“I was advised to get an image of myself floating on a big ocean,” she told the FSAJ. “Just let it go without going against the flow. I was told that I could get confidence by doing so.”
Despite her great fitness, it is very obvious that what separates Suzuki from being a good skater and being a champion comes from within. Deep down inside, she has the strength and courage to go along with ability to make her one of the best.
There are many outstanding skaters, but being able to perform like Suzuki did in Saitama will be long remembered by fans and media alike. The reaction to her triumph highlighted the very best the sport has to offer.
Whenever I hear somebody belittle skating, I just have to laugh. To the uninformed it can be confusing, but let there be no doubt that these are some of the finest and most well-conditioned athletes in the world.
One need only attend a practice session to see the skaters flying around and falling frequently while attempting jumps, to know what I mean. There are no pads in skating, so when you hit the ice it is like slamming into concrete at high speed. No give.
Skating in singles is a solitary proposition that can be daunting. Consider standing on the ice in front of 18,000 fans. You have to do everything yourself. There is no one to pass the ball to or throw a block for you.
It is you and you alone.
As impressive as Suzuki’s victory was, it was Murakami’s effort that moved me most. The 2010 world junior champion has always been an excellent skater, but following in the footsteps of a giant like Mao has not been easy.
The Japanese media even dubbed her “Mini Mao,” which no doubt heaped even greater expectations upon her. It has been difficult for her to live up to the moniker.
After struggling through a mediocre Grand Prix season, in which she did not qualify for the GP Final, Murakami was fully aware that she had to shine in Saitama or watch the Olympics on TV.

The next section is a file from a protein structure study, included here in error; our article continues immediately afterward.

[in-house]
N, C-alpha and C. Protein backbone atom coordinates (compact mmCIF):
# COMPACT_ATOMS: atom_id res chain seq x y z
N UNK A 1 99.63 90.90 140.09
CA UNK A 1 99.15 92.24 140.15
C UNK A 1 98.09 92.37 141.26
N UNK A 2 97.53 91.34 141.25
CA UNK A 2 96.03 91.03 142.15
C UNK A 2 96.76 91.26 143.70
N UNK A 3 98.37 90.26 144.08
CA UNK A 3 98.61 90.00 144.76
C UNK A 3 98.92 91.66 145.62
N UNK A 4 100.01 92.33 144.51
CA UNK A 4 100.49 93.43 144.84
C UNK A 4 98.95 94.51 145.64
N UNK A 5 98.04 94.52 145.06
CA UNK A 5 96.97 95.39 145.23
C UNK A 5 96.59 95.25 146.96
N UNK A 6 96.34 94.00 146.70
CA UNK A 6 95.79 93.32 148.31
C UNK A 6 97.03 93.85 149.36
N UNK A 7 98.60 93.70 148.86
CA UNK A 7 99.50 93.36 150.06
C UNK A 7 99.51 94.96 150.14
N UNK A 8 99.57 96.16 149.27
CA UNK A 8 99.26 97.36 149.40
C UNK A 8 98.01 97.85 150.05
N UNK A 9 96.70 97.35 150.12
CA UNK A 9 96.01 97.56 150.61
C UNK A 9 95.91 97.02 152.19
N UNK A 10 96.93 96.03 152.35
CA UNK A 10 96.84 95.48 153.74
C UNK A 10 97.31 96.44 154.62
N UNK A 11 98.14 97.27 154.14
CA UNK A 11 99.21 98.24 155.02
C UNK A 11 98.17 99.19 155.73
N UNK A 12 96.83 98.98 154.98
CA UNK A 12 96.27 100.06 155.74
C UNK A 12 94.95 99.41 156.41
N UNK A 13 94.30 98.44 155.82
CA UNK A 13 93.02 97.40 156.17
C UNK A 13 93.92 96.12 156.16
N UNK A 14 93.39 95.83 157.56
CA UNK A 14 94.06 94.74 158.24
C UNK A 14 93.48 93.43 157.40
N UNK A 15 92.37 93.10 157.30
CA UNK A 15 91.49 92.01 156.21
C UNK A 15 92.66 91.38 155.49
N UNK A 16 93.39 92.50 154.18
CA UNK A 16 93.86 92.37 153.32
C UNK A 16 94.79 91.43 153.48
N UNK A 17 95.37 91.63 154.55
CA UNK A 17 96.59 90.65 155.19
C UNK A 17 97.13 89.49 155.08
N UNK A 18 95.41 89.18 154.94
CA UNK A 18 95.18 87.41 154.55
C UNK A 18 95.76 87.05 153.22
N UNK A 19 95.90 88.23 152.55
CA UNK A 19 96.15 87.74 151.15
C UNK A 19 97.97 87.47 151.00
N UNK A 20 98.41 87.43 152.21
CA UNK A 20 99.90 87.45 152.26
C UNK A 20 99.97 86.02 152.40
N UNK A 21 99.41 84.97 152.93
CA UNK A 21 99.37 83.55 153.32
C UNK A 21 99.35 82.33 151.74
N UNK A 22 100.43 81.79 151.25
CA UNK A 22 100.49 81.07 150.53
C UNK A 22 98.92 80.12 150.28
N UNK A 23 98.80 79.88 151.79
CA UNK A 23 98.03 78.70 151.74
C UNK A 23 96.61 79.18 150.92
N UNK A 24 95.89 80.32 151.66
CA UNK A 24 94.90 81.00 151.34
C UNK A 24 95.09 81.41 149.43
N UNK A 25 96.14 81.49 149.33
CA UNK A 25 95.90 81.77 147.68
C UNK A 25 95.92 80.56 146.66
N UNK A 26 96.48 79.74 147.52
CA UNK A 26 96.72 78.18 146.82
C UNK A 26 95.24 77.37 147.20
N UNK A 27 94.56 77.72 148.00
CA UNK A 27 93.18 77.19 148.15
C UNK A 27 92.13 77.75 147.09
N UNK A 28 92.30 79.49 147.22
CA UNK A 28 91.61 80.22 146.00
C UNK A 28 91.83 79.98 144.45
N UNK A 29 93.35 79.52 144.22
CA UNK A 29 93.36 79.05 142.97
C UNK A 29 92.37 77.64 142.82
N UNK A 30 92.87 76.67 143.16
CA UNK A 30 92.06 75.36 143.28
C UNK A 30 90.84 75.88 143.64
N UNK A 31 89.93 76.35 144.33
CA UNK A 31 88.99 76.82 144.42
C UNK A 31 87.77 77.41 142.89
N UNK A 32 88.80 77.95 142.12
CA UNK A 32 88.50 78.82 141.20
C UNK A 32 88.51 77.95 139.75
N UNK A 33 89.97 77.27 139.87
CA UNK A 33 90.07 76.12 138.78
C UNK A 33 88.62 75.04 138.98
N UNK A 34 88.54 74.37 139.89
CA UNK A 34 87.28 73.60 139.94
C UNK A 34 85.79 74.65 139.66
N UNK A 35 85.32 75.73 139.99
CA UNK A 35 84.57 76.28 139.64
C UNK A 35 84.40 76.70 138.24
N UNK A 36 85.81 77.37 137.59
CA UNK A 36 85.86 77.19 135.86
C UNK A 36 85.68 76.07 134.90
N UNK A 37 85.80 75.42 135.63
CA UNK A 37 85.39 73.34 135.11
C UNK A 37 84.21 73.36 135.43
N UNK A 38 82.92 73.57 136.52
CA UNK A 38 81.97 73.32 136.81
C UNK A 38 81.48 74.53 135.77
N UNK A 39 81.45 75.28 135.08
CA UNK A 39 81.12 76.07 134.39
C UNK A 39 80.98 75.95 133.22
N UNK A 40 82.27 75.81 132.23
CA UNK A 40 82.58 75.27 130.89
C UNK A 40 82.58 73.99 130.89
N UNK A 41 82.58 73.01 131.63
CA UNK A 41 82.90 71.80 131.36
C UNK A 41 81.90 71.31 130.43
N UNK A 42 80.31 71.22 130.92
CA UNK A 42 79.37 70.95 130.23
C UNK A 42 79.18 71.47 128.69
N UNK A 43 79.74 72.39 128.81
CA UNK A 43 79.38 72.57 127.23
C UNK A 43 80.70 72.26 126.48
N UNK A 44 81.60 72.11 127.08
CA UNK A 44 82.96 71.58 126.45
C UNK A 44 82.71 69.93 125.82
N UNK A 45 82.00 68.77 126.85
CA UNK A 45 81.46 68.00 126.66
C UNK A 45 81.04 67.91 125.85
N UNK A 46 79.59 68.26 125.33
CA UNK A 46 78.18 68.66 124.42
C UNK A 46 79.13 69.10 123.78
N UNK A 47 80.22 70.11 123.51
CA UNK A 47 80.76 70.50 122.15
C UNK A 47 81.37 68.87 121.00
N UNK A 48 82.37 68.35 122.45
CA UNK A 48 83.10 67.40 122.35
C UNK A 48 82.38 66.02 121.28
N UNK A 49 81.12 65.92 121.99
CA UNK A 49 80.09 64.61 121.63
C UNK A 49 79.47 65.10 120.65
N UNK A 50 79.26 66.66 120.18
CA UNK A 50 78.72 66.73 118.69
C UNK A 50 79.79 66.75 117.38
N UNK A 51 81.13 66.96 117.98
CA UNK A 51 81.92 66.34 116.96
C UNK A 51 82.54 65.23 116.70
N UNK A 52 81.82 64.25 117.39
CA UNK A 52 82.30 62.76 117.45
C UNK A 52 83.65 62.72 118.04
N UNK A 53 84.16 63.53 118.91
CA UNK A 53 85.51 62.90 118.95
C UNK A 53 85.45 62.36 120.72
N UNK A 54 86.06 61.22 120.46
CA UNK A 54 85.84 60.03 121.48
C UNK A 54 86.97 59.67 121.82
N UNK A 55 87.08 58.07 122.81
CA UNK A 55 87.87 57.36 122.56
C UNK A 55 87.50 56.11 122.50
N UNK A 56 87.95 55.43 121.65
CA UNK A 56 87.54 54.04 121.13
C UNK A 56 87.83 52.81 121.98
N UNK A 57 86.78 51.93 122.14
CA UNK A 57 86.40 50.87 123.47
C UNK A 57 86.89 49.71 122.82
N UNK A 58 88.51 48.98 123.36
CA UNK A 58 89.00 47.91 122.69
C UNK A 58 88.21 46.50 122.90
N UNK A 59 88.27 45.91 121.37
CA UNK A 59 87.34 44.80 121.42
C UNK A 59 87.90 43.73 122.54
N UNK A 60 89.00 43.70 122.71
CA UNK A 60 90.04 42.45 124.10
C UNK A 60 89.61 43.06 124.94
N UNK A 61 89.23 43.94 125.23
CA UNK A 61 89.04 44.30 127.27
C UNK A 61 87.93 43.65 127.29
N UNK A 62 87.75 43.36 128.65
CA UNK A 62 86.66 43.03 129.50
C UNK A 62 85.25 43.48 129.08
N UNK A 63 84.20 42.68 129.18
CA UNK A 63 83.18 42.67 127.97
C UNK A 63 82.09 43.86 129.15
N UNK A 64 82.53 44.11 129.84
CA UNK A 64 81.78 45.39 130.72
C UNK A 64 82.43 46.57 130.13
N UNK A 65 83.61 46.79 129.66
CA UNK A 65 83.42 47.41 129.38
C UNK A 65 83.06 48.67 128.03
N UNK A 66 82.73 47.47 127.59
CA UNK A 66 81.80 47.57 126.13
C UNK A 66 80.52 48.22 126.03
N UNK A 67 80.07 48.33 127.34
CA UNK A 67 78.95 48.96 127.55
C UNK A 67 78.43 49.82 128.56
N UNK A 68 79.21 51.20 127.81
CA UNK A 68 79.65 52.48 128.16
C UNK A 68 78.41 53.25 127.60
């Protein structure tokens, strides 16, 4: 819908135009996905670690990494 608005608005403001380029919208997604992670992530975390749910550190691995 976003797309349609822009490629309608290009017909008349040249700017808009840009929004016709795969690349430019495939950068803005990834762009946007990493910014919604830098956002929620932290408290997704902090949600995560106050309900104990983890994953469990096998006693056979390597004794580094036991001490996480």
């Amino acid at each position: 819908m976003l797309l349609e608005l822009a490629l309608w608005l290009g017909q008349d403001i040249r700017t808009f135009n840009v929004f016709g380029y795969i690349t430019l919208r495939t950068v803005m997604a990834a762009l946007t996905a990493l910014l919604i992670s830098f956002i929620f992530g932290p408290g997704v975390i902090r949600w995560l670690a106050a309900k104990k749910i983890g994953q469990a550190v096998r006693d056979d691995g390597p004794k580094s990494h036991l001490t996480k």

The 19-year-old rose to the occasion and then some. It was the kind of effort that just made you sit back and shake your head. The truly great athletes are the ones who can execute when the stakes are the highest.
While Suzuki displayed her veteran poise in winning, Murakami exhibited her youthful charm in accomplishing what she had to. Murakami knew she had to skate a clean short program to keep herself in contention going into the free skate and she accomplished it.
It was what she did afterward that truly moved those in attendance that Sunday night. She burst into tears at center ice and continued crying all the way through her scores being posted.
It was obvious to all that nothing about the show of emotion was contrived. It was truly genuine and from the heart. The tension was palpable and the pressure on her immense, but she came through and went on to take second behind Suzuki and ahead of Mao the next day.
It has been said that life all comes down to a few moments.
When she was under the greatest stress an athlete can imagine, Murakami was resolute and powered through it. It was an inspiring sight.
“I felt really confident today before the competition,” commented Murakami after clinching her spot for Sochi. “I did feel big pressure because of my hope to go to the Olympics. The key point was believing in myself.”